How Learning to Cook Will Enhance Your Life

Get less hangry and make more friends

Despite the preponderance and popularity of cooking shows in the last decade, the prospect of spending an hour chopping and frying and standing next to a stove is enough to put many people off cooking entirely. Many of us found ourselves having to learn how to boil an egg after leaving home for the first time or finally tiring of staring into a fridge with nothing but leftover take-out.

I learnt to cook when I left for college and have fortunately found it to be a deeply satisfying, relatively easy way to turn around a bland or unproductive day. Even if you don’t enjoy the process, this is an especially good time to learn how to make good food relatively easily, given the variety of resources that are available online. Even if you’d rather not use your YouTube time to watch cooking videos, it’s more than likely you have a friend in your circle who would be happy to teach you the fundamentals of some delicious meals.

Moreover, the art of working with food brings with it some wonderful gifts that make it well worth the effort.


It’s no secret that many of us turn to food when we need comfort. This doesn’t have to be a bad thing at all. The components of our food literally end up constituting our cells, so it’s no wonder that we often feel a visceral and emotional need for sweetness or saltiness or spice.

When you learn to prepare food that’s wholesome and soothing, you have something lovely to look forward to at the end of the day. Returning to dishes you ate during your childhood can bring with it a wonderfully warm sense of familiarity. If your favourite treat isn’t appropriate for everyday consumption, there are countless blogs which will teach you how to make a healthier version of it.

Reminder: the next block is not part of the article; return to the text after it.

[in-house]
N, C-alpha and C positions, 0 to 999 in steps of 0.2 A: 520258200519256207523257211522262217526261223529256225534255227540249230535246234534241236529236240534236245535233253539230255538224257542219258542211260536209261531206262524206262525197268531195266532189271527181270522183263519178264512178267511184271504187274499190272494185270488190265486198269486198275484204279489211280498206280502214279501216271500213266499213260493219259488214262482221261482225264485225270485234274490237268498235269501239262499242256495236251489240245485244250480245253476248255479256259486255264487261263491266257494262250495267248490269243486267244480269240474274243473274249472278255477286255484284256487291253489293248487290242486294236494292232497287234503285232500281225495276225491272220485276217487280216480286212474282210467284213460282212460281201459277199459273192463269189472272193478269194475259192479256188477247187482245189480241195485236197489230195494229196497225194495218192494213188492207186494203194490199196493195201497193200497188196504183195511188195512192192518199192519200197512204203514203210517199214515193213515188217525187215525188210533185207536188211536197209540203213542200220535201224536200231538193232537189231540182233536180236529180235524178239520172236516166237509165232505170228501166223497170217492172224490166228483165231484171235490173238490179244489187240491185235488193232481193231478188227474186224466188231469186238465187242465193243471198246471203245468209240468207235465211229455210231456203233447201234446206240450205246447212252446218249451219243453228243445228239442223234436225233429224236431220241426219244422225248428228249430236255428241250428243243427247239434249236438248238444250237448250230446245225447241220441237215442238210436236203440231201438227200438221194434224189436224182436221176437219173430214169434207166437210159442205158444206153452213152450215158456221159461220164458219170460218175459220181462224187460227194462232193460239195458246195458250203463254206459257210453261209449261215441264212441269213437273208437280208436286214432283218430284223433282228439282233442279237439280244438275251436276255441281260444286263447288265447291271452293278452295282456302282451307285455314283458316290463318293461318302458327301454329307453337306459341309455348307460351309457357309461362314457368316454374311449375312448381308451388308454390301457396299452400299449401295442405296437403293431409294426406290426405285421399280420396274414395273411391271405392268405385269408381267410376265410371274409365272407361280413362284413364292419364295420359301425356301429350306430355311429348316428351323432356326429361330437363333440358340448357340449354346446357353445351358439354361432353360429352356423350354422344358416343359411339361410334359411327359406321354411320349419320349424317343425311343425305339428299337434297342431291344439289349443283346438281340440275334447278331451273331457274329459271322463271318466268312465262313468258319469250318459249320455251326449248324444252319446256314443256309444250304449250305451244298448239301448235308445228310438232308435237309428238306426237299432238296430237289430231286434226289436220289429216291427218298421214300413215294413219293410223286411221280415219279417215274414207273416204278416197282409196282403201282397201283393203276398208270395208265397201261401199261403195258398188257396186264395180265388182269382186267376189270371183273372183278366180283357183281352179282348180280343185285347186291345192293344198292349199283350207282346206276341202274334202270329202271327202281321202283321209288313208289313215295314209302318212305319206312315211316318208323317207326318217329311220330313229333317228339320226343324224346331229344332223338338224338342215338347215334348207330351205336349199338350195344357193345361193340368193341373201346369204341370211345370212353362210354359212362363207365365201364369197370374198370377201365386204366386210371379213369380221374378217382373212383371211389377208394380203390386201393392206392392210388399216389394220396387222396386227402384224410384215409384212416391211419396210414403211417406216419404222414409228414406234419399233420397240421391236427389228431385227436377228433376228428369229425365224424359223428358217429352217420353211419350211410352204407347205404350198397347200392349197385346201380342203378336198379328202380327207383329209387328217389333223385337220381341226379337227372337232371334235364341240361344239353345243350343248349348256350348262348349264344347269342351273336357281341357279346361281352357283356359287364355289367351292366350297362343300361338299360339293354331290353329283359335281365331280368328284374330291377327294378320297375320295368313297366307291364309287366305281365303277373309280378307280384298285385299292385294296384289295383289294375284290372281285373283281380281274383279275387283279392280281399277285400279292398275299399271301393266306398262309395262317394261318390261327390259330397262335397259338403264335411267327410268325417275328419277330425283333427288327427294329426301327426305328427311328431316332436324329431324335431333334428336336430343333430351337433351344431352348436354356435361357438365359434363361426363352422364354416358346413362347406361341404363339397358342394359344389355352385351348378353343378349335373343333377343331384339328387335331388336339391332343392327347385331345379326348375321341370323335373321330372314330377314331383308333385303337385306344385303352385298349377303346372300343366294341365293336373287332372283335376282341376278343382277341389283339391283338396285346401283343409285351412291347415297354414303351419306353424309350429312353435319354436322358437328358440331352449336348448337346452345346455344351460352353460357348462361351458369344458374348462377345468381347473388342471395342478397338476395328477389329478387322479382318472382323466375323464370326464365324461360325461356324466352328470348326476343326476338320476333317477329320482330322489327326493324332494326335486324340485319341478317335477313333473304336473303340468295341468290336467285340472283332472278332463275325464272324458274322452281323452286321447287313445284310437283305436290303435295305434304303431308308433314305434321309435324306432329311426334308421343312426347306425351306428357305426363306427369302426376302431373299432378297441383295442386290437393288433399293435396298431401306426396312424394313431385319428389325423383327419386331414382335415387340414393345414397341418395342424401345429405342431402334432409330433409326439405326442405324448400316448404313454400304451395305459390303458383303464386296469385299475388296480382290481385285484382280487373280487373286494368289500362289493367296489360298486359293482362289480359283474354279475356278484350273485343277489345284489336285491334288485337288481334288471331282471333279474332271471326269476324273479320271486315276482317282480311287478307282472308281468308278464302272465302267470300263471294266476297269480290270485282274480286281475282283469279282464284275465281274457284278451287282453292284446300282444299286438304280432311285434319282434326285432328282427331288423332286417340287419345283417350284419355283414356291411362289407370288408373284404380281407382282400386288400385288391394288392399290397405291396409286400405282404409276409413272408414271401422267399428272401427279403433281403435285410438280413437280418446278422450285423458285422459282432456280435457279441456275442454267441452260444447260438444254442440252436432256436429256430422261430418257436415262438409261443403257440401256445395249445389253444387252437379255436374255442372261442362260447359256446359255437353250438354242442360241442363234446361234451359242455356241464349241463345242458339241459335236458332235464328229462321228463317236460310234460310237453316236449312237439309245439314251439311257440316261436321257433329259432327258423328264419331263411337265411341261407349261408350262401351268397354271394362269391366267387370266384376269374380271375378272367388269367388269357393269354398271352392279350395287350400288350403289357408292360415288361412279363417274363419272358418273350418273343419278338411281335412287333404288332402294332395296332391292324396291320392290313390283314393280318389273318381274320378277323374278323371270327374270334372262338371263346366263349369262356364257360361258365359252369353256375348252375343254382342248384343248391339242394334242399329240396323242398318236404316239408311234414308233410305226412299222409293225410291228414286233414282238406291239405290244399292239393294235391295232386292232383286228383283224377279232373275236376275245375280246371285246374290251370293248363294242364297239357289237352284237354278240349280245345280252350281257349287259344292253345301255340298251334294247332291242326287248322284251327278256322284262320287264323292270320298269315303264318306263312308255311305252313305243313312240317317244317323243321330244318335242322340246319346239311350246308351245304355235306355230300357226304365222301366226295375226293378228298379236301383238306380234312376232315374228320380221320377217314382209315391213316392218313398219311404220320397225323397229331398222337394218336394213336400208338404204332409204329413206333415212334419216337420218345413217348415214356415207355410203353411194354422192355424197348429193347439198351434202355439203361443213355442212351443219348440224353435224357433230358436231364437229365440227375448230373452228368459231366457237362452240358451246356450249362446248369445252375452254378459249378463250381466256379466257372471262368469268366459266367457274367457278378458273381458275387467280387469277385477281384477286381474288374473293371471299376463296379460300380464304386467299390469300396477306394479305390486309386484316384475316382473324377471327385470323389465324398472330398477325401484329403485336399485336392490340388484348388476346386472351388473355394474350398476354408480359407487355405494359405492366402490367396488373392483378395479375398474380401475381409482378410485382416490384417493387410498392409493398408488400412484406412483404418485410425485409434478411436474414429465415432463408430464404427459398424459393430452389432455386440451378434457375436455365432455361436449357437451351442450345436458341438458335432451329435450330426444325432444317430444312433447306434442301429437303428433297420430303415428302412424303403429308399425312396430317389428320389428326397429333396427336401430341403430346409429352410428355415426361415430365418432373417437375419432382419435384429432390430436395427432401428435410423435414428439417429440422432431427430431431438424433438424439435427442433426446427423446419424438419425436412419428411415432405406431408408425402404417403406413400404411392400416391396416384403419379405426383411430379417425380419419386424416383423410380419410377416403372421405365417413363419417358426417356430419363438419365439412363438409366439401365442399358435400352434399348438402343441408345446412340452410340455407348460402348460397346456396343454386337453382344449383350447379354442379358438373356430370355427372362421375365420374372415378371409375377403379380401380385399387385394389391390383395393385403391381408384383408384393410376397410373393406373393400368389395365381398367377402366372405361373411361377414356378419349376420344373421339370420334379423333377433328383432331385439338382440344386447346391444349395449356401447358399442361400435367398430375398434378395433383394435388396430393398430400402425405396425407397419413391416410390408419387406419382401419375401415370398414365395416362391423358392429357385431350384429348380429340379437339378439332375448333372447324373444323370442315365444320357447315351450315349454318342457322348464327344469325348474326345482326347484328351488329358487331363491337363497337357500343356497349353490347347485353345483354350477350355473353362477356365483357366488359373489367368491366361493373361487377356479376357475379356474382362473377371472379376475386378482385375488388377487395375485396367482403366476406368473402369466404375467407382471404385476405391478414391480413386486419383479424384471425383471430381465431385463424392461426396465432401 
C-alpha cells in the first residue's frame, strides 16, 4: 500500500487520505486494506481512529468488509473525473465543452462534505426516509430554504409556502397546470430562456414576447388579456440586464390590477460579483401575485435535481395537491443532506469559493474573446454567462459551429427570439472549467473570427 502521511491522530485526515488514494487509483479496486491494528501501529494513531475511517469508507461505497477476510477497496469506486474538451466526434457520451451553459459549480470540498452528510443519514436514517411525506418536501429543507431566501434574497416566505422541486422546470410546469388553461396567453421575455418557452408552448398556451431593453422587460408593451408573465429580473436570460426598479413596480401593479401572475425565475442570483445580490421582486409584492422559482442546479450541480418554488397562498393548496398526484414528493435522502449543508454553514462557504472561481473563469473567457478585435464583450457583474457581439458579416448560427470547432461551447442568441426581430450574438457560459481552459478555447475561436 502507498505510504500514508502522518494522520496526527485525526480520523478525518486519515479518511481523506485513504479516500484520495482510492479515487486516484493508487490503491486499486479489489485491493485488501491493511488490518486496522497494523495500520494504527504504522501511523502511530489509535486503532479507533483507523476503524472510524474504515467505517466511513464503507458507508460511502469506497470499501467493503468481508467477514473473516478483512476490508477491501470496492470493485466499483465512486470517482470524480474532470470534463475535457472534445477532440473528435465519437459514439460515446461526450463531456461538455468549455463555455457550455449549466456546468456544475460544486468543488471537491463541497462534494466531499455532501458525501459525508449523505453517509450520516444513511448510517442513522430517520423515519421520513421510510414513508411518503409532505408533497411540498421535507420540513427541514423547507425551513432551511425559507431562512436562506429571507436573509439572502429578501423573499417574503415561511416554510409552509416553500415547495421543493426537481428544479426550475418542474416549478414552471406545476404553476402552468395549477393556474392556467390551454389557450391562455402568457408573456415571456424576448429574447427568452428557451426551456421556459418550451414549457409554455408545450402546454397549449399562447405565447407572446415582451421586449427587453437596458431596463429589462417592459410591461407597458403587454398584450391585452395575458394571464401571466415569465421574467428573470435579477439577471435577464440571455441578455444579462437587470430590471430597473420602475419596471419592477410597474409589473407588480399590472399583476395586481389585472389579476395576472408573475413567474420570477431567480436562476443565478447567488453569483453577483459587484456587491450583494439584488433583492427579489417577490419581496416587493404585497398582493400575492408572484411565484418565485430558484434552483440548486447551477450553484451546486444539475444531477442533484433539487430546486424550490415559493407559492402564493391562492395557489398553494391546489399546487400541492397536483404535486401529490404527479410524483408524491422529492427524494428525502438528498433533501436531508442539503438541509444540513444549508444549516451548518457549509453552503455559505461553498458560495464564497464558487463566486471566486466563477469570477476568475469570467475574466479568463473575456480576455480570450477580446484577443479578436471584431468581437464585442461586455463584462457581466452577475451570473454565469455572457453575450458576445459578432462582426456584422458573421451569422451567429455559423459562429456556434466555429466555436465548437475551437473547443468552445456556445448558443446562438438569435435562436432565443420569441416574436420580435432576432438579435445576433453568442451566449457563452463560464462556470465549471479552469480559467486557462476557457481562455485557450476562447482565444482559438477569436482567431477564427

Adding an imaginative touch to an existing recipe or even coming up with something relatively new is a great way to spend a Saturday afternoon. It can also make food more exciting and appetising. If you grew up surrounded by multiple cultures and cuisines, combining them in unexpected ways can bring sometimes bring about surprisingly delicious results.

You don’t have to be an expert to make something unusual — you might be the only person who ends up liking what you come up with and that’s enough! Go back to your childhood, treat the kitchen as your canvas and your fridge as a palette and make something you can really call your own.


Calling people over for a home-cooked meal is a great way to make lasting friends. People bond over leisurely meals in a way that’s hard to replicate in other settings. In a time where families are getting smaller and people feel increasingly isolated, eating in good company is becoming something of a rare treat.

Taking the initiative to learn how to make a delicious meal from scratch and then inviting friends over to enjoy it may take some effort, but it’s an amazing way to feed both your body and your soul.


I grew with up with plenty of Indian food, alongside a mix of other cuisines. Like most people, I assumed that all those spices were being paired together solely to enhance the flavour of a dish. Of course, there’s much more to it. With the right knowledge, food really can act as medicine. We often neglect that it’s not just the content of our meals but the timing, atmosphere and mood in which we ate them that makes a whole lot of difference to our health.

Given that we’re going to be eating for the rest of our lives, experimenting with and learning to appreciate the joys of cooking is a deeply worthwhile pursuit.

What other hobby produces something that’s good enough to eat?

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